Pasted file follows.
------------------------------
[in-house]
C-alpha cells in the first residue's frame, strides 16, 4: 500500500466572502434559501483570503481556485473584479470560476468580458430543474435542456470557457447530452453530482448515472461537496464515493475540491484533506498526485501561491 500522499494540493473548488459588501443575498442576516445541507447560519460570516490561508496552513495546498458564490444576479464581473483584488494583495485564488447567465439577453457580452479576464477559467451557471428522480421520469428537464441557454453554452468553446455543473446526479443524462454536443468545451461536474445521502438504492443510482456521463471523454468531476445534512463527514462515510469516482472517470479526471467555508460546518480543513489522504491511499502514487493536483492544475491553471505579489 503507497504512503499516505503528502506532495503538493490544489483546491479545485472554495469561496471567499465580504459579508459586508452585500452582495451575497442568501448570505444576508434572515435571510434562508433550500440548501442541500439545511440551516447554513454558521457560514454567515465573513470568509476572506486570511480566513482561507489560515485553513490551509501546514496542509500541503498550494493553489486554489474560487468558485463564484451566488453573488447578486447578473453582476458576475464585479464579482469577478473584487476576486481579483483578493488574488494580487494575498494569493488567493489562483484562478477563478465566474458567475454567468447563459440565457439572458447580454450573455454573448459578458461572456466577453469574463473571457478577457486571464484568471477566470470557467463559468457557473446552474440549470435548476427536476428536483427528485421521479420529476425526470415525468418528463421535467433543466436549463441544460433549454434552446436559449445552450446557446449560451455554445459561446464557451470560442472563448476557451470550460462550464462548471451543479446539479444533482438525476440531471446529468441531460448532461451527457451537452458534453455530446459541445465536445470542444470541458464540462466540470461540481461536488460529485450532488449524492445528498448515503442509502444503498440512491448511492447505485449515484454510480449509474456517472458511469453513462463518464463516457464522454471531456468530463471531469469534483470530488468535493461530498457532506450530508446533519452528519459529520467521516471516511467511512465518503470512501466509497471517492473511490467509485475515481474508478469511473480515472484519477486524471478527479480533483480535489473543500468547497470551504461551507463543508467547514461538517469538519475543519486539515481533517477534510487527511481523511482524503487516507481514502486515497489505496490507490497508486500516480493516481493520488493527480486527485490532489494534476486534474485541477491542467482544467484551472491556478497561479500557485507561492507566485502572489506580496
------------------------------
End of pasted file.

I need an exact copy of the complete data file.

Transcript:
[in-house]
C-alpha cells in the first residue's frame, strides 16, 4: 500500500466572502434559501483570503481556485473584479470560476468580458430543474435542456470557457447530452453530482448515472461537496464515493475540491484533506498526485501561491 500522499494540493473548488459588501443575498442576516445541507447560519460570516490561508496552513495546498458564490444576479464581473483584488494583495485564488447567465439577453457580452479576464477559467451557471428522480421520469428537464441557454453554452468553446455543473446526479443524462454536443468545451461536474445521502438504492443510482456521463471523454468531476445534512463527514462515510469516482472517470479526471467555508460546518480543513489522504491511499502514487493536483492544475491553471505579489 503507497504512503499516505503528502506532495503538493490544489483546491479545485472554495469561496471567499465580504459579508459586508452585500452582495451575497442568501448570505444576508434572515435571510434562508433550500440548501442541500439545511440551516447554513454558521457560514454567515465573513470568509476572506486570511480566513482561507489560515485553513490551509501546514496542509500541503498550494493553489486554489474560487468558485463564484451566488453573488447578486447578473453582476458576475464585479464579482469577478473584487476576486481579483483578493488574488494580487494575498494569493488567493489562483484562478477563478465566474458567475454567468447563459440565457439572458447580454450573455454573448459578458461572456466577453469574463473571457478577457486571464484568471477566470470557467463559468457557473446552474440549470435548476427536476428536483427528485421521479420529476425526470415525468418528463421535467433543466436549463441544460433549454434552446436559449445552450446557446449560451455554445459561446464557451470560442472563448476557451470550460462550464462548471451543479446539479444533482438525476440531471446529468441531460448532461451527457451537452458534453455530446459541445465536445470542444470541458464540462466540470461540481461536488460529485450532488449524492445528498448515503442509502444503498440512491448511492447505485449515484454510480449509474456517472458511469453513462463518464463516457464522454471531456468530463471531469469534483470530488468535493461530498457532506450530508446533519452528519459529520467521516471516511467511512465518503470512501466509497471517492473511490467509485475515481474508478469511473480515472484519477486524471478527479480533483480535489473543500468547497470551504461551507463543508467547514461538517469538519475543519486539515481533517477534510487527511481523511482524503487516507481514502486515497489505496490507490497508486500516480493516481493520488493527480486527485490532489494534476486534474485541477491542467482544467484551472491556478497561479500557485507561492507566485502572489506580496